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All About Peripheral Artery Disease (PAD)

Every system in your body depends on the support of your circulatory system to supply nutrient-rich blood. Any time that this blood supply becomes compromised, your health can suffer. Your arms and legs — your body’s peripheral locations — typically suffer first. 

Peripheral artery disease (PAD) describes the condition when inadequate blood flow becomes chronic. There’s no longer enough fresh blood flow through your limbs to answer the demands of your body. Without treatment, you could develop sores and ulcers that don’t heal or worse, you’ll have an increased chance of heart attack or stroke. 

Fortunately, it’s easy and painless for a doctor to diagnose PAD, and treatment usually includes medication and lifestyle changes, as well as treating any underlying conditions that may be contributing. For the best care, contact Cardiac and Vascular Interventions of New Jersey. Dr. Ramzan Zakir is a PAD specialist, with the expert knowledge and assistance you need to manage your disease. 

PAD basics

About 8.5 million Americans have PAD, affecting up to 20% of those over the age of 60. The most common form of the condition affects the lower legs, where blood flow is most likely to be compromised in both arteries and veins.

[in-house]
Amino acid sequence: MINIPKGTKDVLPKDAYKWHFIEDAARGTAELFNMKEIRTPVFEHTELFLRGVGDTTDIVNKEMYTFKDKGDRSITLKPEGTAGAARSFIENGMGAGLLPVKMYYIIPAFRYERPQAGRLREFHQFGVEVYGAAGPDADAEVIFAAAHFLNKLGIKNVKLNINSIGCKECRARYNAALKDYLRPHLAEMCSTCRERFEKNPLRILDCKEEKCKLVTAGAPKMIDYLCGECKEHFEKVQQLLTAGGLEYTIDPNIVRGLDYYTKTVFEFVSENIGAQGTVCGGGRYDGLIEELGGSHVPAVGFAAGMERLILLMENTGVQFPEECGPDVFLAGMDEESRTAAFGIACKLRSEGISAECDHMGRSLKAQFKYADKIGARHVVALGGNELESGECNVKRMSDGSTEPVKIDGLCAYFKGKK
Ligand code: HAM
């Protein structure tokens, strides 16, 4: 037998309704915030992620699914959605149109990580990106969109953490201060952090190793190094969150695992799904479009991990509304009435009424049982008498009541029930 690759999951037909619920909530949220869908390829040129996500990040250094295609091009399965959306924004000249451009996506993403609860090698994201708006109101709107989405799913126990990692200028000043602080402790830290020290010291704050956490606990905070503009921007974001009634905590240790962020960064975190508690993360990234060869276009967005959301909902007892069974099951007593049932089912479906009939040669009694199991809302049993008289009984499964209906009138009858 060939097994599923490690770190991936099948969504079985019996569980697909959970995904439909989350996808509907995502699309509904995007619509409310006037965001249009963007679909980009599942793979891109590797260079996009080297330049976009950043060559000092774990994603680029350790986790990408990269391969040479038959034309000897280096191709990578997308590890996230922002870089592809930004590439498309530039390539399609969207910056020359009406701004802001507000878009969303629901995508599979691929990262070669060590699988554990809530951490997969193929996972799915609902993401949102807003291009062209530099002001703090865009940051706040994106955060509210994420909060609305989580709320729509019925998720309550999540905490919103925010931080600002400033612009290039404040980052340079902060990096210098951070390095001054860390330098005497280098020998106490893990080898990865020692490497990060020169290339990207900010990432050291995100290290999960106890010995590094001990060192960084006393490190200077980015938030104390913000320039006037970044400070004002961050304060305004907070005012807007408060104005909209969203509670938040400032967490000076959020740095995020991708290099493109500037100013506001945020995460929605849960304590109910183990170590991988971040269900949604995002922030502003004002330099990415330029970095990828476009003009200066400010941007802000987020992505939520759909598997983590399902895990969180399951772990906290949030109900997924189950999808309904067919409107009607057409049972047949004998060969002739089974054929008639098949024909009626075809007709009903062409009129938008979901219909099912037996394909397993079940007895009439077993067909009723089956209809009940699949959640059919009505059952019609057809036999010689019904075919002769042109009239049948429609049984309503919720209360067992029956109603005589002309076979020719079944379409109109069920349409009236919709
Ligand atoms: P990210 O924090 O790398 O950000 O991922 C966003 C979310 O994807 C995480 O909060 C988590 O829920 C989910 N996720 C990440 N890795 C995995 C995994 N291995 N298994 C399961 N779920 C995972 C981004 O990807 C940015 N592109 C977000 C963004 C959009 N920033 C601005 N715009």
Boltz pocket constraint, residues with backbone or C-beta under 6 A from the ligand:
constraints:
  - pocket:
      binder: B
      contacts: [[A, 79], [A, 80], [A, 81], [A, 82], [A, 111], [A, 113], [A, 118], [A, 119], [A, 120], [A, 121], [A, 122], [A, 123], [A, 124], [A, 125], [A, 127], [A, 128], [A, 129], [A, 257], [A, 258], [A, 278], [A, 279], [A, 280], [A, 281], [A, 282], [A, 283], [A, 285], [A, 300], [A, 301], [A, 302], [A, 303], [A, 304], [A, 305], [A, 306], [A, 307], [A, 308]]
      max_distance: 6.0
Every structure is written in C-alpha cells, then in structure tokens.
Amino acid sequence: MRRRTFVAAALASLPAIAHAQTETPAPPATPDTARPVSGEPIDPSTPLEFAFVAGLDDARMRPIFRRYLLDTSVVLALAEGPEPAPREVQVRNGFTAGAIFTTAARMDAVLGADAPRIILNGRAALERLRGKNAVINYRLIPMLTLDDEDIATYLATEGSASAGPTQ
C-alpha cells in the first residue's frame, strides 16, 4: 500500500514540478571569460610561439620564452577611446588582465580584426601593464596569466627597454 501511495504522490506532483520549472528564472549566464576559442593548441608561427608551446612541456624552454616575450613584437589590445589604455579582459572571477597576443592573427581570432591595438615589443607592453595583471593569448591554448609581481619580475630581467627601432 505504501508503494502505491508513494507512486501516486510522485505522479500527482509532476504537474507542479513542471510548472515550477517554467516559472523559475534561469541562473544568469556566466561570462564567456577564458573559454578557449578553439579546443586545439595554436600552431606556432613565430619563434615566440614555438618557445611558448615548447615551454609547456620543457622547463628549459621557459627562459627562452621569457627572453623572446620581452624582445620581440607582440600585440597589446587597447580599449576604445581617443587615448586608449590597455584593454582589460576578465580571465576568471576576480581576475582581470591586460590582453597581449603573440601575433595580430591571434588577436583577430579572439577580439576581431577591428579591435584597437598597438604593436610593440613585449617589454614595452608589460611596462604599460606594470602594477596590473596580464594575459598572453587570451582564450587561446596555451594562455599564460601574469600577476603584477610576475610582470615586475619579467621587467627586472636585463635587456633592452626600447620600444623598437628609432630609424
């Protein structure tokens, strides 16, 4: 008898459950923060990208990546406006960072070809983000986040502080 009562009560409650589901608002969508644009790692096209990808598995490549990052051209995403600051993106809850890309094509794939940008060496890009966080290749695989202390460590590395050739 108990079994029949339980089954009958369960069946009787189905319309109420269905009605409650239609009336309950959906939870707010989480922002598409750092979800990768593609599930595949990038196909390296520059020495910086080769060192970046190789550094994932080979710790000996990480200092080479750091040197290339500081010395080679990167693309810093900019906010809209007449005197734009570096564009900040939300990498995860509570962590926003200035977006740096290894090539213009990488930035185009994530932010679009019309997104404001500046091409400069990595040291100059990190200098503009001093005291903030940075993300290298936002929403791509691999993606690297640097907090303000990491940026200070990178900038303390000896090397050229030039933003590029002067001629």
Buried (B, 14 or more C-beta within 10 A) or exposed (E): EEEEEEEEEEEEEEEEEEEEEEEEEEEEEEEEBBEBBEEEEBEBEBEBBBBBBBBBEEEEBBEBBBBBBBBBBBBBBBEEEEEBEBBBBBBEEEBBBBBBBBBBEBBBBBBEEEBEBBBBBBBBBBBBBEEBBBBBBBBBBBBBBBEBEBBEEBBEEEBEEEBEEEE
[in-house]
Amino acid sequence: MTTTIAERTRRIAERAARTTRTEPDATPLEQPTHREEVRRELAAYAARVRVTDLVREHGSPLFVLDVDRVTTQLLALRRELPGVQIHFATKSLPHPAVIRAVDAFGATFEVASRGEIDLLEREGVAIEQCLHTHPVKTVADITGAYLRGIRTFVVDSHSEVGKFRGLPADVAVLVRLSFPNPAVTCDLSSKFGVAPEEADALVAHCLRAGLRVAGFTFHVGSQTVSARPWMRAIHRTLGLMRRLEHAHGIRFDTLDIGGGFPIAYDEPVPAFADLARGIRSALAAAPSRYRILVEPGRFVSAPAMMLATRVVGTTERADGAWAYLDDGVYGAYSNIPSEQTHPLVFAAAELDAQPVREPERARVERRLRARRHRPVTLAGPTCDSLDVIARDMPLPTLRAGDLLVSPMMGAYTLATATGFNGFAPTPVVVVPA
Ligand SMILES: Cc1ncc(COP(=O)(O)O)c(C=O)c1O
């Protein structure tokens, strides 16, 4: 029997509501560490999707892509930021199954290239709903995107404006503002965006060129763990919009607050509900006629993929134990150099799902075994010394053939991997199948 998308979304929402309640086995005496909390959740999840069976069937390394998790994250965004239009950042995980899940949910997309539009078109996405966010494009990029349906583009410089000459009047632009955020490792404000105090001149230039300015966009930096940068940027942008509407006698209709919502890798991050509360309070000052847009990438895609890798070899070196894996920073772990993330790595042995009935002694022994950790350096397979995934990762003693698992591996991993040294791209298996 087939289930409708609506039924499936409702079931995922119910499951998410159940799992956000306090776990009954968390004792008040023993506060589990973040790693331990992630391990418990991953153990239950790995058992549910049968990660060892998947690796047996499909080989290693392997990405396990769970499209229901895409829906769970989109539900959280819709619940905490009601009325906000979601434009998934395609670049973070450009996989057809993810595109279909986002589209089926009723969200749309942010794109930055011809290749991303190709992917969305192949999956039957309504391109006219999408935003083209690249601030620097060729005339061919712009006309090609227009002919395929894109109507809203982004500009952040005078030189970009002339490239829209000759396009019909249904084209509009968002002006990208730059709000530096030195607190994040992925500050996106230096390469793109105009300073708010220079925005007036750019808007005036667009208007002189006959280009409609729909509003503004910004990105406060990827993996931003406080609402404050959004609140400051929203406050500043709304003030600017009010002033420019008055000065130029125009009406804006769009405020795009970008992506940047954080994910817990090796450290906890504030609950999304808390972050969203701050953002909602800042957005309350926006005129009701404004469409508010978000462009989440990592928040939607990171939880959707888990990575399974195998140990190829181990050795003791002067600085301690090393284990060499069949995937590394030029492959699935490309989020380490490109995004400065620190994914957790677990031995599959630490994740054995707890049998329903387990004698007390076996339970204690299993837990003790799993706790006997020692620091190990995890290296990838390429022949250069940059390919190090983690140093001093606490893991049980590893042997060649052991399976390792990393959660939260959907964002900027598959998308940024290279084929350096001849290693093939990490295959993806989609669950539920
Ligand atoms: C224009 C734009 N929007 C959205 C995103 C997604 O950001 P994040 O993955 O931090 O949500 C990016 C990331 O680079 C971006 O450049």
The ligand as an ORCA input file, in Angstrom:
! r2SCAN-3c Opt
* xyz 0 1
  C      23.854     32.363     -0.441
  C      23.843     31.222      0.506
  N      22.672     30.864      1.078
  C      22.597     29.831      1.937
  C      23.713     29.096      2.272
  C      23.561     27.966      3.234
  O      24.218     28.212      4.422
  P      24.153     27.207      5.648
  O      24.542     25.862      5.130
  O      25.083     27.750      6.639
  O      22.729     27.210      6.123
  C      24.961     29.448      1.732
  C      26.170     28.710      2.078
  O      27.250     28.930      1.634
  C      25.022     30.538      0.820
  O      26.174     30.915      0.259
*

PAD doesn’t always produce obvious symptoms and when these are mild, it’s easy to mistake them for signs of other problems. For some PAD patients, though, claudication becomes an issue. This is leg pain that happens when you’re walking. The motion of your legs increases the demand for fresh blood supply, which your affected arteries can’t supply in sufficient volume, and the result is leg pain. 

Claudication often starts in the calves, with pain originating near an area of reduced artery diameter. Pain can range from mild to severe, though it usually subsides quickly when you rest. As well as this pain, PAD has other symptoms, too. 

Symptoms of PAD

Besides claudication, you may have other signs that PAD is active. These can include: 

There are other signs and symptoms of PAD, and you could have the disease without having all of the symptoms. If you’re unsure, schedule a visit with Dr. Zakir and his team. 

Treating PAD

The first stage of PAD treatment is typically pain management. Since you may be experiencing pain when you’re physically active, it’s important to ease these symptoms because increased activity is one of the best ways to limit the effects of PAD. Heart-healthy diet and exercise are particularly effective for PAD treatment. 

Tobacco use in any form has negative effects on the health of blood vessels, so quitting smoking becomes even more important. Other conditions, such as diabetes, high cholesterol, and high blood pressure can all contribute to PAD, so treatments for these conditions, including medications, can also help to reduce your symptoms. 

Contact Cardiac and Vascular Interventions of New Jersey in New Brunswick at the first sign of blood flow restrictions. Call the appointment line at 732-226-8547 to schedule your appointment. As with many medical conditions, the sooner you start treatment, the better your prognosis. Book your consultation now. 

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